JUDICIAL:

MIGUEL GARCIA, et al., Plaintiffs, v. R. ALEXANDER ACOSTA, et al., Defendants., No. CV 18-1968 (RDM), 2019 WL 2581324 (D.D.C. June 24, 2019)
The Immigration and Nationality Act (“INA”), 8 U.S.C. § 1101 et seq., permits employers to hire temporary foreign workers “to perform agricultural labor or services” in the United States. 8 U.S.C. § 1101(a)(15)(H)(ii)(a). To hire a temporary foreign worker under this program—known at the H-2A visa program—an employer must petition the Secretary of Labor “for a certification that [1] there are not sufficient workers who are able, willing, and qualified, and who will be available at the time and place needed,” to perform the work, and, “[2] the employment of the alien in such labor or services will not adversely affect the wages and working conditions of workers in the United States similarly employed.” Id. § 1188(a). As required by the INA, the Secretary of Labor has promulgated implementing regulations to govern the “process by which the Department of Labor” issues such certifications. 20 C.F.R. § 655.103(a); see also id. § 655, subpart B (regulations governing H-2A visa program). These regulations require, among other things, that “employer[s] … offer, advertise in [their] recruitment, and pay a wage that is the highest of” four wage measures specified in the regulations. Id. § 655.120(a); see also id. § 655.122(l)(1). At issue in this case is one of those four measures known as “the prevailing hourly wage.”
Plaintiffs—four agricultural workers and a farmworkers labor union—bring this action against the Secretary of Labor and the Departmentof Labor (collectively, “the Secretary”) under the Administrative Procedure Act (“APA”), 5 U.S.C. § 701 et seq. They allege that the Secretary has a policy and practice of certifying employers to hire H-2A workers at wages lower than the applicable prevailing wages, and they challenge the grant of five specific certifications.  Plaintiffs contend that the Secretary’s policy and practice of granting certifications that fail to comply with the existing regulations constitutes a de facto amendment to the regulations, without observance of the APA’s notice and comment procedures, and that this policy and practice and the Secretary’s decision to issue the five specific certifications is arbitrary and capricious and contrary to the Department’s own regulations.
The matter is before the Court on Defendants’ motion to dismiss for lack of subject-matter jurisdiction, or, in the alternative, to transfer the case to the U.S. District Court for the Northern District of Illinois or to stay the case. Dkt. 9. Defendants argue that the case should be dismissed because Plaintiffs’ challenges to the five specific certifications are moot and their policy and practice claims are unripe.  If the Court declines to dismiss the action, Defendants request that the Court transfer the case to the Northern District of Illinois—where the Department of Labor’s Chicago National Processing Center is located—or, at the very least, stay the case to provide the Secretary with time to initiate a rulemaking to “modernize” the H-2A visa program.  For the reasons explained below, the Court will grant in part and deny in part Defendants’ motion to dismiss. The Court will grant the motion to dismiss with respect to Plaintiffs’ wrongful certification claims and will deny the motion with respect to Defendants’ policy and practice claims. The Court will also deny Defendants’ motion to transfer or to stay the case.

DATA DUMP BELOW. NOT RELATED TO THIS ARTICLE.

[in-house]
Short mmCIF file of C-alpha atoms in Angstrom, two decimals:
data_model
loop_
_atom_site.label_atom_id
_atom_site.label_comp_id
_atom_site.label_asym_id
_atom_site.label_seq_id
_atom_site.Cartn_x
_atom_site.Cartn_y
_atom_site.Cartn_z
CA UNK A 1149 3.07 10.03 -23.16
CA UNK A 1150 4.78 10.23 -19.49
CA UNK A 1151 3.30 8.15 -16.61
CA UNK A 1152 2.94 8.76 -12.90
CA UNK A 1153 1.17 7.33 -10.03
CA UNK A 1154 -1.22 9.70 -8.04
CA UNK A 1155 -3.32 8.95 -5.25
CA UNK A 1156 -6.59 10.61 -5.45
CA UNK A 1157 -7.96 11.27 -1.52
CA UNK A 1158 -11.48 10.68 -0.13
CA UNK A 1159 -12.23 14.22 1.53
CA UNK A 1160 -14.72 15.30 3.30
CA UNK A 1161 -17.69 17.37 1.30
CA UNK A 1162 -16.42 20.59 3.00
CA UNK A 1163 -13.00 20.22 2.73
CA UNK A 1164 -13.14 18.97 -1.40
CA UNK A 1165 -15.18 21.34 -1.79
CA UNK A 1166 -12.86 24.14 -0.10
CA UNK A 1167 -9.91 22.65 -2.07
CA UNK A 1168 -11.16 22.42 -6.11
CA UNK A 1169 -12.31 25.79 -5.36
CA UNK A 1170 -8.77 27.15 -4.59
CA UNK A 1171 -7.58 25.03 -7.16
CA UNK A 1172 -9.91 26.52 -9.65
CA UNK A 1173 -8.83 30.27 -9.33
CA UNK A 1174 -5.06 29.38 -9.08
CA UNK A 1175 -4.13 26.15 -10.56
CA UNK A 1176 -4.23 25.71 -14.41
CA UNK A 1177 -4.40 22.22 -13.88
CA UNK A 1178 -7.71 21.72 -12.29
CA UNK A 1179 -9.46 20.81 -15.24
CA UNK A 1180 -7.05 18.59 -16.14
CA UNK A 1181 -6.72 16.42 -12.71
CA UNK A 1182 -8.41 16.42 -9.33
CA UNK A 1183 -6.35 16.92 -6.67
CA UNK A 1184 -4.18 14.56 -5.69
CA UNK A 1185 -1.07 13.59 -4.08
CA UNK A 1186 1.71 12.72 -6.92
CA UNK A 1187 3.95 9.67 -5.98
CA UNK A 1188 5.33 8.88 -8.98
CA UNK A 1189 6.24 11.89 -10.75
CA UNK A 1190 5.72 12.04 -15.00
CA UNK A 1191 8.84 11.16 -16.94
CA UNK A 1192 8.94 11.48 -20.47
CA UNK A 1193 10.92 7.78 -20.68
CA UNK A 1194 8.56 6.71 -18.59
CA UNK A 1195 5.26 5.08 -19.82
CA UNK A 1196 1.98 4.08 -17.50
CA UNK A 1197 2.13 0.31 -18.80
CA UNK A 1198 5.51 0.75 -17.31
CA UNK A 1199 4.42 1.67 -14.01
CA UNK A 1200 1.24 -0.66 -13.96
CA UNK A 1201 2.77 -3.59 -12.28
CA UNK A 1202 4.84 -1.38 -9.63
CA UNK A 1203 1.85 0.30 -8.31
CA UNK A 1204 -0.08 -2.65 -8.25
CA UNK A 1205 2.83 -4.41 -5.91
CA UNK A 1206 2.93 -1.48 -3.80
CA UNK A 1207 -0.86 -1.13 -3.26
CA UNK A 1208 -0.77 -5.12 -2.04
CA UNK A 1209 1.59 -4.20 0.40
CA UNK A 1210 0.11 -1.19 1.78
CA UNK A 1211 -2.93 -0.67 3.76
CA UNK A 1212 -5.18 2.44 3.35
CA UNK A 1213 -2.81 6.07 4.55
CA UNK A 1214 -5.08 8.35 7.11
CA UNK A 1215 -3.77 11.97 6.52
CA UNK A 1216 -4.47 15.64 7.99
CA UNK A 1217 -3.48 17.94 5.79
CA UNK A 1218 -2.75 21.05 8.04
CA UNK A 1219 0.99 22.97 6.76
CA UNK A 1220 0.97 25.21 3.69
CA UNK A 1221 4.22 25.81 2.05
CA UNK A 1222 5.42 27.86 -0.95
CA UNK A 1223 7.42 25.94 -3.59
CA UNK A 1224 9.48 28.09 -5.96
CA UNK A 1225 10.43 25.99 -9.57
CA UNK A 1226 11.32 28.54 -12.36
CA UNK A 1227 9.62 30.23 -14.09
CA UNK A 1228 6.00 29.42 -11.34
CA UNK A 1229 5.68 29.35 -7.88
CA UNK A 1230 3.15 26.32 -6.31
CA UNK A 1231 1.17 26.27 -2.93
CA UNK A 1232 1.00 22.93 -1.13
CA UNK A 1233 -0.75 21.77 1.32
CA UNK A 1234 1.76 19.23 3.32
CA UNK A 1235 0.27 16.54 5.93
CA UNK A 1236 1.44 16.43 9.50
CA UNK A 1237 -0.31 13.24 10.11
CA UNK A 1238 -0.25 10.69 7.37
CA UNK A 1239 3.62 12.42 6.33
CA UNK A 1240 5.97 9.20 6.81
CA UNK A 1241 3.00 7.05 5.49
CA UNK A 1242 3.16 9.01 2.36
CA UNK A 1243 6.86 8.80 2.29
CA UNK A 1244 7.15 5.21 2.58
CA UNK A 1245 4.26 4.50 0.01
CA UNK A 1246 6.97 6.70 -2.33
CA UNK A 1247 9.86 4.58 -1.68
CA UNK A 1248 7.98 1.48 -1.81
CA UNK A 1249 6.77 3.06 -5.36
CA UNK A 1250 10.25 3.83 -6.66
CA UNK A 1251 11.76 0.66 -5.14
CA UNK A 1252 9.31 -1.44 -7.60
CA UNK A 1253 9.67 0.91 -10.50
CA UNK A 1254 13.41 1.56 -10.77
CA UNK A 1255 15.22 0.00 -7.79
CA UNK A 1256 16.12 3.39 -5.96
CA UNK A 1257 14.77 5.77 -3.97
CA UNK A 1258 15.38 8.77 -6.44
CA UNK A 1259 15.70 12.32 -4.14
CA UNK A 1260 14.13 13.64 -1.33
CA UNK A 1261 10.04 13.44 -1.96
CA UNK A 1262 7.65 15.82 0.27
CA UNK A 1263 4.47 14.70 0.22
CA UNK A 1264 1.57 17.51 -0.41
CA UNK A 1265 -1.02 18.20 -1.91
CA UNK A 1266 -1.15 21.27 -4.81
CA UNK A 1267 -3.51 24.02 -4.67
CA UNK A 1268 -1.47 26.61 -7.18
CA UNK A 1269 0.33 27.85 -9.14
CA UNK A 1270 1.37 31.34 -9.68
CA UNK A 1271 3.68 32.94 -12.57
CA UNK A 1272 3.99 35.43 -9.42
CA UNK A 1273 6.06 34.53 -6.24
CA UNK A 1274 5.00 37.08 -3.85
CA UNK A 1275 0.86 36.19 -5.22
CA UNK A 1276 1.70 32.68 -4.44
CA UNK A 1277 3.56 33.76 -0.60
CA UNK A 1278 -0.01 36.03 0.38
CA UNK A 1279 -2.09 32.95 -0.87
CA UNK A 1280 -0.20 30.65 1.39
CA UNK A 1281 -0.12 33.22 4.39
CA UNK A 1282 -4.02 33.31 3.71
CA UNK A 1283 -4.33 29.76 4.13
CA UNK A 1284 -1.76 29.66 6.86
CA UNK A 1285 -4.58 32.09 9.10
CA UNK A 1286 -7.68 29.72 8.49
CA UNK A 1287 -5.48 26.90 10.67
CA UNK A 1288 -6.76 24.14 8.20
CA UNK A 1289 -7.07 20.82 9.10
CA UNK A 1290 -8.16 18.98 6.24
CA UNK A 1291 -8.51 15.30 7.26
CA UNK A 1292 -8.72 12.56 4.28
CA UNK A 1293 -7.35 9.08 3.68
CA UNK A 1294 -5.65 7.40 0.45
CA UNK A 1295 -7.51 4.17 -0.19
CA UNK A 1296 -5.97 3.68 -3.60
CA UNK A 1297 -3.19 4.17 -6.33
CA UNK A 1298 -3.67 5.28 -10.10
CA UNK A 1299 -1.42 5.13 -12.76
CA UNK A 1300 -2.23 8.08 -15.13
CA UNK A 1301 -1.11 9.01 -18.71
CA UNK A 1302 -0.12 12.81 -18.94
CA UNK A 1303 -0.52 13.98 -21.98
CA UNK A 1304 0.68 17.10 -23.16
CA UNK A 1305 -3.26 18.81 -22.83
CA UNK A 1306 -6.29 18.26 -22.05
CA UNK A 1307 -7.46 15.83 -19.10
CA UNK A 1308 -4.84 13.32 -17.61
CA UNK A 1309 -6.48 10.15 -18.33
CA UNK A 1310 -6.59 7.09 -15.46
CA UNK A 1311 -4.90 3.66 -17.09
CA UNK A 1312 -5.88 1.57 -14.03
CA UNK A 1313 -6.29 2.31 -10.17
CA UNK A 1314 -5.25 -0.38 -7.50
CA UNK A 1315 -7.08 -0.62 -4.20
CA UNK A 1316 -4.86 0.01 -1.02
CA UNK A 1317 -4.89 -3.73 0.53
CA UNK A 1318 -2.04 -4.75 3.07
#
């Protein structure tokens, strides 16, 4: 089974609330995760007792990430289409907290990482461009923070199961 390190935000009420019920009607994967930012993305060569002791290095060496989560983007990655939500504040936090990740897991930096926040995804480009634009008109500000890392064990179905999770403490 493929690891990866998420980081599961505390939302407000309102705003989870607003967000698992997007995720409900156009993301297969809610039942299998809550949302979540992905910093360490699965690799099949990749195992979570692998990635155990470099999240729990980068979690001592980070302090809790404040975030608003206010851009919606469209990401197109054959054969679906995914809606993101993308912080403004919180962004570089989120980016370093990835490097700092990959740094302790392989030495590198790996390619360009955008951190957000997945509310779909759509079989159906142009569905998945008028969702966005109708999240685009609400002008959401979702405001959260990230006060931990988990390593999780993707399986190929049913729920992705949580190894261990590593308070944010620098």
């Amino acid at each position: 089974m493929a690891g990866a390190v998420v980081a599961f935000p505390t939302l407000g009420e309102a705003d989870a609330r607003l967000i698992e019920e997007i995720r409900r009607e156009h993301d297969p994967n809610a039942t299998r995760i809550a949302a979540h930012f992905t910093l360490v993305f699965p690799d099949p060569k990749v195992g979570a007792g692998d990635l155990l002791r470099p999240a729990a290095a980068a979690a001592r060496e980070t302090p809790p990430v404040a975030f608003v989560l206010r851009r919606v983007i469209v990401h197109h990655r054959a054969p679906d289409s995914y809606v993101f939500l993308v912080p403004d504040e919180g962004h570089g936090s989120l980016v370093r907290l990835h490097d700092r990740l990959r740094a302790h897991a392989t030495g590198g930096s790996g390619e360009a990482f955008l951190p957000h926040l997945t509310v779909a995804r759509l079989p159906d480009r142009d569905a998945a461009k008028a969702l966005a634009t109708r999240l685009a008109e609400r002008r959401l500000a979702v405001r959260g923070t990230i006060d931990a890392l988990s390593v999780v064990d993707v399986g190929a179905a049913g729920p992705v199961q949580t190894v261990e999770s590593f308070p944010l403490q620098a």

LYNN MOORE, et al., Plaintiffs, v. TRADER JOE’S COMPANY, Defendant. Additional Party Names: Jeffrey Akwei, Shanque King, No. 4:18-CV-04418-KAW, 2019 WL 2579219 (N.D. Cal. June 24, 2019)
Plaintiffs claim that two of the Product’s representations contributed to their alleged injuries: (1) the statement “100% New Zealand Manuka Honey” or “New Zealand Manuka Honey” on the Product’s front label; and (2) the “ingredient statement,” which lists “manuka honey” as the only ingredient.  Plaintiffs allege that tests of Product samples purportedly purchased by Plaintiffs Moore and Akwei showed between 57.3% and 62.6% of the pollen in the tested honey was from the manuka flower, with the remainder from other floral sources. Plaintiffs allege that Trader Joe’s sales and marketing practices for the Product violate consumer protection and similar laws of all fifty states and the District of Columbia. Plaintiffs contend that the state laws mirror federal law regulating food labeling deception and food adulteration. As a result, Plaintiffs allege that Defendant’s honey is mislabeled and falsely advertised as pure Manuka honey when it should be labeled as a “Manuka-based honey blend.”  Defendant’s motion to dismiss was granted without leave to amend, because any amendment would be futile.